This Is Why DACA Is Key To Our Government Avoiding A Shutdown

Aaron P. Bernstein/Getty Images News/Getty Images

For months, Democrats and Republicans in Congress have known what the month of December would bring: the possibility of a government shutdown. Now that it's here, another major political subject has returned to the forefront as well, the Deferred Action for Childhood Arrivals (DACA) policy. You might wonder then, what the connection is between the two — or, in other words, how is DACA related to a government shutdown?

The CliffsNotes Version

The basic, general answer is not too complicated.

Friday, Dec. 8, marks the deadline for the federal government (i.e. Congress and President Donald Trump) to agree on budget for the year, or there won't be any budget at all, hence the possibility of a "shutdown."

Agreeing on a budget requires Democratic input, however. That's because unlike the process that has been used to pass tax reform, passing a budget requires more than a simple majority. So, while negotiating, Democrats can demand a deal that includes commitment to permanent protections for DACA (Deferred Action for Childhood Arrivals) recipients, aka "Dreamers."

If Republicans and Democrats stand firm on either side of the issue and don't come to an overall agreement for a budget because of a stalemate, then there's your government shutdown.

"It could happen," Trump told reporters at the White House on Wednesday, Dec. 6. "Democrats are really looking at something that is very dangerous for our country. They are looking at shutting down. They want to have illegal immigrants in many cases, people that we don't want in our country, they want to have illegal immigrants pouring into our country."

Pool/Getty Images News/Getty Images

The Elaborated Version

The irony of Trump teasing the possibility of a shutdown is that his own deal-making made this situation possible. To understand how (which would really explain why DACA may be key to avoiding a government shutdown) we have to back things up a bit, back to when Trump rescinded DACA in September.

At the time, the president didn't really end the program, at least not immediately. He set a timeline for the program to end around March 2018. And even then, he said he'd "revisit" the issue, hinting at the idea that he might never truly end DACA.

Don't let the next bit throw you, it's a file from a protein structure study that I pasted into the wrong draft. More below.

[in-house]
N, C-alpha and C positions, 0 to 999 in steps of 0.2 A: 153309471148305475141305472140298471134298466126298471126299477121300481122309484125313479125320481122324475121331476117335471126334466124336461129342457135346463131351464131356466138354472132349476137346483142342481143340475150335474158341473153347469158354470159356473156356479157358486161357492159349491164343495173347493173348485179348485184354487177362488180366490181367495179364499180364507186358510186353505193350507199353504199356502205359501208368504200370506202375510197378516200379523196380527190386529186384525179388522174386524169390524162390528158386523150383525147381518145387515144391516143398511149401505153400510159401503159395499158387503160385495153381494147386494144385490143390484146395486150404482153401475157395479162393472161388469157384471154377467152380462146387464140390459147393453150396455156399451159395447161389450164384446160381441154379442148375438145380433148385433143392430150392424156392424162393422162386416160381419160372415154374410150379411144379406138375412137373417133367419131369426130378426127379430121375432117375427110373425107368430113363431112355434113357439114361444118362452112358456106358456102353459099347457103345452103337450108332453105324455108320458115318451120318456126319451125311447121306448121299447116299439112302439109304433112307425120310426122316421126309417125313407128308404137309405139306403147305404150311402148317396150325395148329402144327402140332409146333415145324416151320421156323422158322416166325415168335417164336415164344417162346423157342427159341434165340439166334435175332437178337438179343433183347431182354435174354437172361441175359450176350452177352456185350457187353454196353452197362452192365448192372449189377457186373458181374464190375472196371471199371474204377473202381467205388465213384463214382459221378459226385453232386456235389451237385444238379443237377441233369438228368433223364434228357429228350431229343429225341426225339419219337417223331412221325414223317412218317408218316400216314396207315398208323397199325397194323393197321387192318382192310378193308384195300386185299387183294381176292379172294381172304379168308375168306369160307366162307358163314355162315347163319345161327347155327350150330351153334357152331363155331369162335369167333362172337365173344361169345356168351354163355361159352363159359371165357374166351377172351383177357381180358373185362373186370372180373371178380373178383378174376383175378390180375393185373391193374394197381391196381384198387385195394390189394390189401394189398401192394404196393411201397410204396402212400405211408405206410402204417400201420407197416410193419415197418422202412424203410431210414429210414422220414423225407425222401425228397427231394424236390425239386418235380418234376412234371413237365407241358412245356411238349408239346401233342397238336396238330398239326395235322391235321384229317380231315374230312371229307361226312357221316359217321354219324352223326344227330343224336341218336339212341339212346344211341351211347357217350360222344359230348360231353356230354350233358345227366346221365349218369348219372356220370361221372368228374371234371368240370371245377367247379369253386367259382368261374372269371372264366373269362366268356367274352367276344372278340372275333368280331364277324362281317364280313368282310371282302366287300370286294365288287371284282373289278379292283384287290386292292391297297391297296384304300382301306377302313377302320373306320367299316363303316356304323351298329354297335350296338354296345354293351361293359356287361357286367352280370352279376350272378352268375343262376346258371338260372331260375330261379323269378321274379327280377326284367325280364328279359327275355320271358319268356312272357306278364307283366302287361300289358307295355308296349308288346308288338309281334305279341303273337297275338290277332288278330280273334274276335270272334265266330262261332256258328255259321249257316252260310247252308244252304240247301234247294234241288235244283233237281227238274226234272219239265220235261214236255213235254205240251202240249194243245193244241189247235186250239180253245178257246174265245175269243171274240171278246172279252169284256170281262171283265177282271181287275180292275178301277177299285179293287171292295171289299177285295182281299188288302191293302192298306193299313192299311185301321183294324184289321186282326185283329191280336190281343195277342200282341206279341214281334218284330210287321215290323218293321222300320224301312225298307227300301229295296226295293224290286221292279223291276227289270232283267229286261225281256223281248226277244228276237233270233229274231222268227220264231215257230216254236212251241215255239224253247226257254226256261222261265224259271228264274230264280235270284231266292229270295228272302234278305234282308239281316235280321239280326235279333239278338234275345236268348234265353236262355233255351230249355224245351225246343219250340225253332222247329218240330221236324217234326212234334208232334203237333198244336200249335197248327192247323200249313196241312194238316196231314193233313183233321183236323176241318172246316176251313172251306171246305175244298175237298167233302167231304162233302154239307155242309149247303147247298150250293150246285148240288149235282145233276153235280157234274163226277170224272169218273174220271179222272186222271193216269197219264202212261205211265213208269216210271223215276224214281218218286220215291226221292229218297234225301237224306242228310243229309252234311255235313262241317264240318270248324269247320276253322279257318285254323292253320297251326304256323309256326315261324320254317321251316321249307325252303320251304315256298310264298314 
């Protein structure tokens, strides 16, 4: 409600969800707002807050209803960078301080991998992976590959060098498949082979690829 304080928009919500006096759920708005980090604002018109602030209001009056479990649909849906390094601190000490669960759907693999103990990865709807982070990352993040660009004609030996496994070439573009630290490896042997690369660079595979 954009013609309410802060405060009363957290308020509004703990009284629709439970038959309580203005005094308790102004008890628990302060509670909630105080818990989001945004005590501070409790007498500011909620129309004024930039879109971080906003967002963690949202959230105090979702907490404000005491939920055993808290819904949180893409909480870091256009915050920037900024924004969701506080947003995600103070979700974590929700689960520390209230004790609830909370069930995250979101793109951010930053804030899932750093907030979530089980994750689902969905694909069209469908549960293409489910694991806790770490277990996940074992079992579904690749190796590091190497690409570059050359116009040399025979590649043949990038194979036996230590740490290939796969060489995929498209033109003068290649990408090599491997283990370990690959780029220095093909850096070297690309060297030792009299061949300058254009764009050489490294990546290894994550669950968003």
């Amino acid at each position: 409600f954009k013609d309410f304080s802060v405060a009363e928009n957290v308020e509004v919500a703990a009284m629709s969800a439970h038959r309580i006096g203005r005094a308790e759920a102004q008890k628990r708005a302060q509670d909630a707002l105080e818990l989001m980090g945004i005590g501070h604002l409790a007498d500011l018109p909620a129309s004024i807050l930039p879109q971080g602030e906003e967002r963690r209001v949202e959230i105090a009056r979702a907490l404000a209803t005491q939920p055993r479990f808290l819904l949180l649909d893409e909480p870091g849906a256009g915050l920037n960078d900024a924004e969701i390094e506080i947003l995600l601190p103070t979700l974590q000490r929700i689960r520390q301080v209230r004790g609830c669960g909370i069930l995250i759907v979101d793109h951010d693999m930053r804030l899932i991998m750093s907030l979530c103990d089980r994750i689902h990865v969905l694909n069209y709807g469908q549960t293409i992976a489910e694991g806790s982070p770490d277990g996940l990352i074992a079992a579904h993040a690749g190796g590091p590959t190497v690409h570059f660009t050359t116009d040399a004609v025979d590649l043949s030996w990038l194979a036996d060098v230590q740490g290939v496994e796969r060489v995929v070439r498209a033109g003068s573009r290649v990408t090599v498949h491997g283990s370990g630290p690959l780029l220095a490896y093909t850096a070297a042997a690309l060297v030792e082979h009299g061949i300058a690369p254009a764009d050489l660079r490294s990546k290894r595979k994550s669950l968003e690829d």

Then, a mere 10 days after his decision to "end" DACA, Trump handed Dreamers and Democrats a lifeline. He made a tentative agreement with Chuck Schumer and Nancy Pelosi, the two highest ranking Dems in Congress, that featured two big points.

First, the yearly budget (which was really supposed to be negotiated in September) would be given a three month extension, hence the December deadline. Second, Trump would approve a deal that sees Congress provide permanent protection to Dreamers, in exchange for more border security, but no funding for a border wall.

Since then, Trump and Republicans have given mixed signals about whether that type of deal will actually be honored. But the bottom line is that December is here, which means the deadline that the president agreed to is here, which in turn means that DACA becomes that much more important.

All things considered, though, a government shutdown seems unlikely.

"We don't think we're going to get to that," Schumer, the Democratic leader in the Senate, told reporters on Tuesday. "There are good negotiations occurring between Democrats and Republicans to come up with a good DACA program as well as some good border security."

Pelosi, the Democratic leader in the House, also downplayed the possibility. "President Trump is the only person talking about a government shutdown. Democrats are hopeful the President will be open to an agreement to address the urgent needs of the American people and keep government open," Pelosi tweeted."

All in all, a deal for Dreamers is an idea that both Trump and Democrats have shown at least some desire for. Whether that desire results in a deal during budget talks is the question now.